6PR MONEYNEWS WITH KARALEE KATSAMBANIS
MONDAY, 22 MAY 2023
SUBJECTS: Designated complaints function at the ACCC, Treasury evaluation unit, and funding for ACNC.
KARALEE KATSAMBANIS (HOST): And welcome back to Money News, 133 8882 or you can send me a text 0487 999 882, as I said at the top of the show. I am delighted to be joined now by Dr Andrew Leigh who is Assistant Minister for Competition, Charities and Treasury with some great new initiatives that he has introduced. Dr Leigh, good evening.
ASSISTANT MINISTER FOR COMPETITION, CHARITIES AND TREASURY ANDREW LEIGH: Good evening, Karalee, great to be with you and your listeners.
KATSAMBANIS: It is lovely. We've had you on the show a couple of times since last year. So it's always great to touch base with you. Now, one of the things that I really wanted to have you talk about is you have ‑ well, you have introduced a Designed Complaints function that's going to be introduced to the Australian Competition and Consumer Commission, better known as the ACCC. It's going to make it easier for consumer and small business groups, which you know there are a lot here in Western Australia, who lodge complaints about systemic issues. So can you just tell us why you have decided to introduce this?
LEIGH: Well, Karalee, this is really a pro‑consumer measure that makes sure that those peak bodies, the peak consumer groups and peak small business groups, are able to bring major issues to the competition watchdog's concern. So that might be concerns about how energy retailers are behaving, how airlines are behaving, or other companies in the economy. And if they see a systemic pattern that's a real problem they're able to bring a designated complaint, and then the competition watchdog has to come back and say how they have dealt with it. So it recognises the powerful role that these peak consumer and small business groups play in WA and across the nation in taking up those concerns and making sure they're appropriately dealt with.
KATSAMBANIS: And I would imagine, look, given us here in Western Australia, probably our biggest thing is as I said, we're probably not in the energy regulation as such but I would imagine with airlines, with Qantas, with Virgin, with other players, if there are delays here in Western Australia, you know, we're so far away from the eastern states that would probably be one of the things that this unit would deal with?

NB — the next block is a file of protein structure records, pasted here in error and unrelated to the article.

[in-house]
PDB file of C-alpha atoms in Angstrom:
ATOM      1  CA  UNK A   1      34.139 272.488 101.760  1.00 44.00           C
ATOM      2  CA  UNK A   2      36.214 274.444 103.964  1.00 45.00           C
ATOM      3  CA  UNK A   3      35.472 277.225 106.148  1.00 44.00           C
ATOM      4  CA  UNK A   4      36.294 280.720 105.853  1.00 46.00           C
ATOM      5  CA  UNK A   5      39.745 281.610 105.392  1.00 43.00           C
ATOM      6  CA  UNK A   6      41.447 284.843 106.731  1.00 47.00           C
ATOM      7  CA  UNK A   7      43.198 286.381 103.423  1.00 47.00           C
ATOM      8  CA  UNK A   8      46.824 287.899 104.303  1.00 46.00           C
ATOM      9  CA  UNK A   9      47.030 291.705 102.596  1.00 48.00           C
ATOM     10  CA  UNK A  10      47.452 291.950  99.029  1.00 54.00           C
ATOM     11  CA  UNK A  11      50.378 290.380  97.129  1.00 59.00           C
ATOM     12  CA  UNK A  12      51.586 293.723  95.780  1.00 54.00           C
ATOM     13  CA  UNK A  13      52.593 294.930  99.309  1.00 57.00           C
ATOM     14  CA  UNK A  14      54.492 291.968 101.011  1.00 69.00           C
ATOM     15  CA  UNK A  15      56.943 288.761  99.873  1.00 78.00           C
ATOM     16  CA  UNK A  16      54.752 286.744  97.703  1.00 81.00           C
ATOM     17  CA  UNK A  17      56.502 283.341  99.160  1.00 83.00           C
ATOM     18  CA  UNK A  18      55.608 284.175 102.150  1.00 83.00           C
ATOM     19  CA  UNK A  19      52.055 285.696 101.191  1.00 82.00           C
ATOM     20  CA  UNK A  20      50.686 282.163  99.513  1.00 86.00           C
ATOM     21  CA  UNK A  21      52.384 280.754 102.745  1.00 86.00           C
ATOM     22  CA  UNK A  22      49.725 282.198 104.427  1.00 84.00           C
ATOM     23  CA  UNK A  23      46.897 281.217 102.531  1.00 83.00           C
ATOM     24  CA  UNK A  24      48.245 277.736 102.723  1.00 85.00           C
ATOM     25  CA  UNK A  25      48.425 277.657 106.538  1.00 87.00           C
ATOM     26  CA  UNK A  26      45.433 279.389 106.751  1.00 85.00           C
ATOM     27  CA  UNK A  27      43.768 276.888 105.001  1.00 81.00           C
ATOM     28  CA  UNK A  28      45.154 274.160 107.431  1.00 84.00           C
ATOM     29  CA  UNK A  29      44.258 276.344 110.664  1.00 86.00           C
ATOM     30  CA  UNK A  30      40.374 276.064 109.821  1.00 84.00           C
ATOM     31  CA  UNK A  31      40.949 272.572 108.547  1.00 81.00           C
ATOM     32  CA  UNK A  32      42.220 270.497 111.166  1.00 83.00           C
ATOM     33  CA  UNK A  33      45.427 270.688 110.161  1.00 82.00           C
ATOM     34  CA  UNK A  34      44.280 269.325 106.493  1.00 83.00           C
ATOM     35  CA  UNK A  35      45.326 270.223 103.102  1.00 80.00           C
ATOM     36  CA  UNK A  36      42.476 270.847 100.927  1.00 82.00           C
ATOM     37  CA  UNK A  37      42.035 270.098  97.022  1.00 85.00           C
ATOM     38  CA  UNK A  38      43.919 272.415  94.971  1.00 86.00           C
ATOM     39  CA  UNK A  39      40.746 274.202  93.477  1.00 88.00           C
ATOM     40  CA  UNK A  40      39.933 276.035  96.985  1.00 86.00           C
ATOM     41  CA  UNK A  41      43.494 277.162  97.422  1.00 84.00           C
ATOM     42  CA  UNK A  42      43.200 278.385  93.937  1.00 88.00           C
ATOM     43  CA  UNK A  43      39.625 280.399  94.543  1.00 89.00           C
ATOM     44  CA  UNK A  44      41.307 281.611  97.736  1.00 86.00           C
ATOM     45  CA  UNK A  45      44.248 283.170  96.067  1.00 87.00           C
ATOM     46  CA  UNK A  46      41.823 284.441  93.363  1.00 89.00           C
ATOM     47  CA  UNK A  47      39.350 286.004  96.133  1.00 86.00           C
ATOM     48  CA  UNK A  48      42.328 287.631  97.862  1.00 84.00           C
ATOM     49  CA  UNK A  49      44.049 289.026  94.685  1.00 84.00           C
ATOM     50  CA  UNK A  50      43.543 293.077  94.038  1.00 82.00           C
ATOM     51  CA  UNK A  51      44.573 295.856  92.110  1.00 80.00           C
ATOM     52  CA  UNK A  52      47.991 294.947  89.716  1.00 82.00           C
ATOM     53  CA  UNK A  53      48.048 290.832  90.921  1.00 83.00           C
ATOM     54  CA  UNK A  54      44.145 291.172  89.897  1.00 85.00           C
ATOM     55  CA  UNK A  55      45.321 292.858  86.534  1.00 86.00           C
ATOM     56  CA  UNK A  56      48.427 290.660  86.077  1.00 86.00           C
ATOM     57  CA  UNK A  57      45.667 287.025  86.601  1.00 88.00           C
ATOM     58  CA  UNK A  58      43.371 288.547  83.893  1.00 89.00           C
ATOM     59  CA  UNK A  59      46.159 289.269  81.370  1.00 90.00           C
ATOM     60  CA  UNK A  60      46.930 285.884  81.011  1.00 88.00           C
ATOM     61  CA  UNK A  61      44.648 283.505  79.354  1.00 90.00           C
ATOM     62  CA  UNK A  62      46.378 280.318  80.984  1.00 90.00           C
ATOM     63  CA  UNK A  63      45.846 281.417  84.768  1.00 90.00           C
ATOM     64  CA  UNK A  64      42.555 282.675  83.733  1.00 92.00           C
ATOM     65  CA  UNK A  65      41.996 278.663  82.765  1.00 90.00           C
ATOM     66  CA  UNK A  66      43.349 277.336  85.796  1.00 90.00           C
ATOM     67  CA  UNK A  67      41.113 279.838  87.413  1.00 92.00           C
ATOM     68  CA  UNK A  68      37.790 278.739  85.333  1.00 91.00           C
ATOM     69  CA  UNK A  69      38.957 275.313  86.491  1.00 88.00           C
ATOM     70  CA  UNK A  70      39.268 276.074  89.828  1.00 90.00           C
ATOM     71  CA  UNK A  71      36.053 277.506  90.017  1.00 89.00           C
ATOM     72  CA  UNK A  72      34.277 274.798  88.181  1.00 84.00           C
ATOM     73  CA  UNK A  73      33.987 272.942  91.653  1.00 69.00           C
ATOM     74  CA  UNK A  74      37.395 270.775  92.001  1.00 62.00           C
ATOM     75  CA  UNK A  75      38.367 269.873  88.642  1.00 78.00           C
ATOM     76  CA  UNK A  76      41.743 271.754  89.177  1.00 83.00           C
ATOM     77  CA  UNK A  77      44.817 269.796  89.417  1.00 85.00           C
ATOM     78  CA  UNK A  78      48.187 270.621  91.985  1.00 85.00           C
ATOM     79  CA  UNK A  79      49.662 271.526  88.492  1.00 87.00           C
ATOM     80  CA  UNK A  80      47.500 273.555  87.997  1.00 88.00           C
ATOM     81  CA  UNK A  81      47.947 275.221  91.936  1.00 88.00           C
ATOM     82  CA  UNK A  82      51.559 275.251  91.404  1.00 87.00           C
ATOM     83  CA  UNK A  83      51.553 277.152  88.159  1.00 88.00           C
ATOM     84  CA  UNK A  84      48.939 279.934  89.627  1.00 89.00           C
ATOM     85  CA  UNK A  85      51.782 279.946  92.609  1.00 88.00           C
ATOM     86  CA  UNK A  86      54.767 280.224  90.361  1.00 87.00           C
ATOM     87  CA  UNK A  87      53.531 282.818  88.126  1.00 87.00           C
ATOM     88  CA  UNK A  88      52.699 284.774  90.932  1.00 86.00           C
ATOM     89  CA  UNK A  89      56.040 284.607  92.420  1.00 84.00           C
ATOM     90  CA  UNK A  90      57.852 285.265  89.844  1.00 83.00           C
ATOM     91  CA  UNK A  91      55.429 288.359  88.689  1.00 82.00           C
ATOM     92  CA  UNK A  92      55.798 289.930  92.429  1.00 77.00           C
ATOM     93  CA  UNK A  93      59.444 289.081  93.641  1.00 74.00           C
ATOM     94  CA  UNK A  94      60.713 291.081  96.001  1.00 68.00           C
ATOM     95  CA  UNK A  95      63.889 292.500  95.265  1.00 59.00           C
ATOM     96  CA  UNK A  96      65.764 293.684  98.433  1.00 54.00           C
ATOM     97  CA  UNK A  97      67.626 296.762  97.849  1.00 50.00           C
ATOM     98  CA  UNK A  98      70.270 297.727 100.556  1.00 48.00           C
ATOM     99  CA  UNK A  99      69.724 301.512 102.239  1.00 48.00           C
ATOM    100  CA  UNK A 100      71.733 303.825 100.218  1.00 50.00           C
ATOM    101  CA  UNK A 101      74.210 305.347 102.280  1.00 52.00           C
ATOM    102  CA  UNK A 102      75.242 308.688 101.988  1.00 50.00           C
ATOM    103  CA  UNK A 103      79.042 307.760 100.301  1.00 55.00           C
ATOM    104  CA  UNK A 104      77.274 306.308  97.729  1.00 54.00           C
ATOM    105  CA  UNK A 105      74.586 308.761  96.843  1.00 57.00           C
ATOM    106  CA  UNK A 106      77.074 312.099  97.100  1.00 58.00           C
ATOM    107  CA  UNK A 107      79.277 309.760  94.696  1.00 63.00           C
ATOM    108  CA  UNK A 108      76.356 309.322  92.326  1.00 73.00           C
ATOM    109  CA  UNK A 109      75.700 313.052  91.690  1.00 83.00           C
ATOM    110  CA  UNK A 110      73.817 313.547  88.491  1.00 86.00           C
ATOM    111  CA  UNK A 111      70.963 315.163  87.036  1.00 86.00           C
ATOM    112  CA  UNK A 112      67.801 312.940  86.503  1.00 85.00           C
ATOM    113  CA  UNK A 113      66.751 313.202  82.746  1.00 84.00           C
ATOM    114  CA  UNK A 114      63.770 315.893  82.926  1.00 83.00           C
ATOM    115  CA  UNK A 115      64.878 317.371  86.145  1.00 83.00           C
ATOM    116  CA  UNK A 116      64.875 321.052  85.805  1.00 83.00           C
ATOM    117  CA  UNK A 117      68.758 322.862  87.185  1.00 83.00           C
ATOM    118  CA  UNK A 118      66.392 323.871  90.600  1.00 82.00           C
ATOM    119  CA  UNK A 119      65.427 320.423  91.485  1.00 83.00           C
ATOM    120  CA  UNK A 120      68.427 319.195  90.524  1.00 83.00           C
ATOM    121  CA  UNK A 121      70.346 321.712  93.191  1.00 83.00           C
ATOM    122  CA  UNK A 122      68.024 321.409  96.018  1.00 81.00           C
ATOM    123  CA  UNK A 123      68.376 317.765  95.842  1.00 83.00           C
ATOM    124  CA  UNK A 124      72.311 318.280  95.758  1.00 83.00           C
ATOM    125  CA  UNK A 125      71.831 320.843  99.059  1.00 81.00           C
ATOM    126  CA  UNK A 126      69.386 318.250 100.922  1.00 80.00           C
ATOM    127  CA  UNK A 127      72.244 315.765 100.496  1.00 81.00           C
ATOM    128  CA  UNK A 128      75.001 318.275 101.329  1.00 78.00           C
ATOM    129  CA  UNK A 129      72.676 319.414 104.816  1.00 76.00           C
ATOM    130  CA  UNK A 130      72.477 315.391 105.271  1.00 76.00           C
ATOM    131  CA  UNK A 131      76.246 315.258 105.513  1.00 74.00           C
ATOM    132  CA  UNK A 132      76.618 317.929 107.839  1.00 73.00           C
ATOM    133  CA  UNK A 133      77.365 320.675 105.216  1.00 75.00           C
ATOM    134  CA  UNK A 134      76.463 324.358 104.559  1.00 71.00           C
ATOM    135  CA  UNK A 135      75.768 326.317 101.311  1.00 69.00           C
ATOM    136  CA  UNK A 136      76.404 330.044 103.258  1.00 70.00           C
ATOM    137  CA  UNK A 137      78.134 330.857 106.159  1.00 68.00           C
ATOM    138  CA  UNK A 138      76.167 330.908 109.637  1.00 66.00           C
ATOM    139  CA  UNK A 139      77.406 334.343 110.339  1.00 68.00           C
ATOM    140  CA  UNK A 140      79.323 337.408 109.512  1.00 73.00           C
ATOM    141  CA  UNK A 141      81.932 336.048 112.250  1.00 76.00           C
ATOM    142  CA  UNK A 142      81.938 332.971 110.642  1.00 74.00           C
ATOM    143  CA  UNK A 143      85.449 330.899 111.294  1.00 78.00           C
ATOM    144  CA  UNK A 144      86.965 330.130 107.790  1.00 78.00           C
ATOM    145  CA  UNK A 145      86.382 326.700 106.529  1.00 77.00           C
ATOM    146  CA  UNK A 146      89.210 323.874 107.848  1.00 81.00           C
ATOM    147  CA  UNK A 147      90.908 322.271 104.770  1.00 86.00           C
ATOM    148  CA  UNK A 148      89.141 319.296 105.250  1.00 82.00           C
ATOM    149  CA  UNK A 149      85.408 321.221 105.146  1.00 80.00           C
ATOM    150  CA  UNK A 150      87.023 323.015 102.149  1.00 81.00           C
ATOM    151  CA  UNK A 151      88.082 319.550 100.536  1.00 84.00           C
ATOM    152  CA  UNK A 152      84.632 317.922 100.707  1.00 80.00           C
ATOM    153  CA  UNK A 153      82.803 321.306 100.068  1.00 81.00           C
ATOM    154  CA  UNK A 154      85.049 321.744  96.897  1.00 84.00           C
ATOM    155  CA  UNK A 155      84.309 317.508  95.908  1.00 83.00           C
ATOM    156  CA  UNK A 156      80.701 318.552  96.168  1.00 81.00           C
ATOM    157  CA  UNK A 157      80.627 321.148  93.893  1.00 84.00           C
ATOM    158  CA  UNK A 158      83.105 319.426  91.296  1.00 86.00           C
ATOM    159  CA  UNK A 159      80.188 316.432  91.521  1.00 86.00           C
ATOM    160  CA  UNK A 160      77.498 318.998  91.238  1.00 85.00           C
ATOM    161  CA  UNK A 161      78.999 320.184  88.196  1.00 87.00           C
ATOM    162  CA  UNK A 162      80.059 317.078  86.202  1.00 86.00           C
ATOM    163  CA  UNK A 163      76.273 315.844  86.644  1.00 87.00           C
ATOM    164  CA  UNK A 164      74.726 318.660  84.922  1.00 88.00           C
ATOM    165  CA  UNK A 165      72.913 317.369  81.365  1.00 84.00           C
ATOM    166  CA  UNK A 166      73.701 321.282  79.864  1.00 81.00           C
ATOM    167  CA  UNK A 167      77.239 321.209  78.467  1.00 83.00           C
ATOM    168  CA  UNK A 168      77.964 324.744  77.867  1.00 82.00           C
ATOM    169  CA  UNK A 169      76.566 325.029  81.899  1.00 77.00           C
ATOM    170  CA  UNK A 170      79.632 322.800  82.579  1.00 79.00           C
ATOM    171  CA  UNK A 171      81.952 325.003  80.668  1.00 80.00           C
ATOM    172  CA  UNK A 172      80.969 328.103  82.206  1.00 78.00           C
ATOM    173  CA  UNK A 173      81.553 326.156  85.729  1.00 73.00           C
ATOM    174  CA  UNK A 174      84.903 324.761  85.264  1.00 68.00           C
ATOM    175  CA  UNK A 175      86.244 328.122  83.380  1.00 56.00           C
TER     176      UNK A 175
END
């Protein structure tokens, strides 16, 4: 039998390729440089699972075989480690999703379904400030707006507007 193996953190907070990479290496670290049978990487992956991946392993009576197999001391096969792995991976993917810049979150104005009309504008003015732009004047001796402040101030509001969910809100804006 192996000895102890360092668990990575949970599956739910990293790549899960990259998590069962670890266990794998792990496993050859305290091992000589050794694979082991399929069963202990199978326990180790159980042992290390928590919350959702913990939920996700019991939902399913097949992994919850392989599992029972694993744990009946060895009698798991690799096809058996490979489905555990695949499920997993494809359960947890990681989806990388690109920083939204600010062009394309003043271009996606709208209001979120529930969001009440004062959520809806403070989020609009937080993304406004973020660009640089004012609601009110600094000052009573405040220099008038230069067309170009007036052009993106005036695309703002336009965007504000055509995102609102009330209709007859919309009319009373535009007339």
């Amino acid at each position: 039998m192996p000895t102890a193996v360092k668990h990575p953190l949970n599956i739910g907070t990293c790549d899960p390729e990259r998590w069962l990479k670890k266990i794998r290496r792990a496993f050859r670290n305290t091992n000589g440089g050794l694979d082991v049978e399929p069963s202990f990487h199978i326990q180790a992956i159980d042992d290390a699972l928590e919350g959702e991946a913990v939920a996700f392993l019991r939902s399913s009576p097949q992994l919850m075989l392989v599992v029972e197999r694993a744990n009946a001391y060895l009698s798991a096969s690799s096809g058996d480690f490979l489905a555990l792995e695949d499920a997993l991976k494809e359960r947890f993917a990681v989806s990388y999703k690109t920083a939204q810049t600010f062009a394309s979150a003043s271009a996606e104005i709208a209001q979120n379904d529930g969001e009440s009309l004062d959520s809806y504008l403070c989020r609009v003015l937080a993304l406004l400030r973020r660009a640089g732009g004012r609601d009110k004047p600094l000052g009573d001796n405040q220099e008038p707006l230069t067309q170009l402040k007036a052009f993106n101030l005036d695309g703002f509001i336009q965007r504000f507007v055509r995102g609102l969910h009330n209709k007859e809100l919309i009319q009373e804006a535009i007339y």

LEIGH: Absolutely. Now, Western Australians are travellers and traders, and so making sure that airlines are behaving properly is a really important issue, possibly more than people in other parts of the country. This ensures that consumers get a fair deal and that the competition watchdog is listening closely to those peak groups.
KATSAMBANIS: Let me ask you, because you hold many roles in your portfolio - you're Assistant Minister for Competition, Charities and Treasury. Another area that I wanted you to have a chat about is an evaluation unit that's being funded in Treasury to sort of help save money and identify policies that actually work. What's this for? I think it's going to be around about $10 million?
LEIGH: That's right, Karalee. Before you put a new drug out on the market you've got to make sure it works. You've got to evaluate it properly and test it. But we don't do that very well with policies. Often policies are rolled out, and we saw this a lot during the former government, without proper evaluation to figure out how well it works.
The Albanese government wants to make sure that taxpayers are getting the best value for money, so that involves doing more testing of policies, making sure we've refined them and they're really hitting the mark. So an evaluation unit is going to work right across the government ‑ that might be tax policies, that might be spending policies, it might be regulation ‑ ensuring that those policies are working as intended and where they're not, we've got savings for the budget, and where they are, we're able to expand the policy. It's just simple, practical, good policy‑making.
KATSAMBANIS: It is. Some of our listeners might actually think though: but hang on a second, before a federal government puts out a policy, no matter who's in power, shouldn't a lot of this have been workshopped beforehand? Before a policy is rolled out and then maybe six months down the track something's not working then it's pulled. Shouldn't, before it goes out to market this actually be tested?
LEIGH: Yeah. I mean, certainly you have your theoretical discussions about how it might work. But let me give you one of my favourite Western Australian examples of where good evidence makes a difference. This is on the idea of robo babies or infant simulators. And the notion was if you have a robo baby that pretends to cry and pretends to need to be fed and you give that to teenage girls for a week, they'll be less likely to become teenage mothers. But it turned out that when that experiment was done in Western Australia, getting the robo babies made girls more likely to become teen mums. The policy backfired and caused the opposite effect that we expected. So it's only when you get policies out in the field, you test them rigorously, you can figure out what's working and what's not.
KATSAMBANIS: Well, from robo babies, I guess we'd better go and look at another part of your portfolio: the charity regulator. Now, as I said, we had a great talk about the federal Budget last week, we had a live studio panel, and, of course, you get to be able to implement a lot of this stuff. The charity regulator, now that's getting some funding and there's also going to be some legal changes to enable it to be more transparent. Explain more how that's going to work?
LEIGH: Yes, that's right. Since we've come to office, we've ended the Liberals’ war on charities. We've aimed to engage with the charitable sector. Now, the head of the charities commission is now Sue Woodward, and she’s well respected right across the sector. And the Albanese Government is keen to ensure that there's more transparency around the sector.